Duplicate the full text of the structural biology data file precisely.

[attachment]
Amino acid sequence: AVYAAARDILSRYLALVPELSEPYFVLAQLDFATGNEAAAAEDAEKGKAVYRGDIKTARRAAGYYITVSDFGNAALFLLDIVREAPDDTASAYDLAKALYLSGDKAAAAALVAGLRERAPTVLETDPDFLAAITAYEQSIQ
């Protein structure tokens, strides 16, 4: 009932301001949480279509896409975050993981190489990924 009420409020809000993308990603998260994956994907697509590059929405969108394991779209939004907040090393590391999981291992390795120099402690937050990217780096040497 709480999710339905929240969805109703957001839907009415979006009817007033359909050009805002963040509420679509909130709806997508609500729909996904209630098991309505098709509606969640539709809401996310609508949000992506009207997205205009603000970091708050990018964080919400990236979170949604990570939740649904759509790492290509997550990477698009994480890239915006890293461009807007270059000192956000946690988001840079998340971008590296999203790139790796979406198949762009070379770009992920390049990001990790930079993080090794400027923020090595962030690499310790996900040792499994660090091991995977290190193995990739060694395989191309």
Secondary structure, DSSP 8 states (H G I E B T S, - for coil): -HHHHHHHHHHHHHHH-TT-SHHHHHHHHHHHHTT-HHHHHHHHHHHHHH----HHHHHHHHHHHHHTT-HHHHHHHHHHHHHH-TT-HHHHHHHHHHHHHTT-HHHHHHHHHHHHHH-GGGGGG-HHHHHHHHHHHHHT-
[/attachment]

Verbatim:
Amino acid sequence: AVYAAARDILSRYLALVPELSEPYFVLAQLDFATGNEAAAAEDAEKGKAVYRGDIKTARRAAGYYITVSDFGNAALFLLDIVREAPDDTASAYDLAKALYLSGDKAAAAALVAGLRERAPTVLETDPDFLAAITAYEQSIQ
């Protein structure tokens, strides 16, 4: 009932301001949480279509896409975050993981190489990924 009420409020809000993308990603998260994956994907697509590059929405969108394991779209939004907040090393590391999981291992390795120099402690937050990217780096040497 709480999710339905929240969805109703957001839907009415979006009817007033359909050009805002963040509420679509909130709806997508609500729909996904209630098991309505098709509606969640539709809401996310609508949000992506009207997205205009603000970091708050990018964080919400990236979170949604990570939740649904759509790492290509997550990477698009994480890239915006890293461009807007270059000192956000946690988001840079998340971008590296999203790139790796979406198949762009070379770009992920390049990001990790930079993080090794400027923020090595962030690499310790996900040792499994660090091991995977290190193995990739060694395989191309």
Secondary structure, DSSP 8 states (H G I E B T S, - for coil): -HHHHHHHHHHHHHHH-TT-SHHHHHHHHHHHHTT-HHHHHHHHHHHHHH----HHHHHHHHHHHHHTT-HHHHHHHHHHHHHH-TT-HHHHHHHHHHHHHTT-HHHHHHHHHHHHHH-GGGGGG-HHHHHHHHHHHHHT-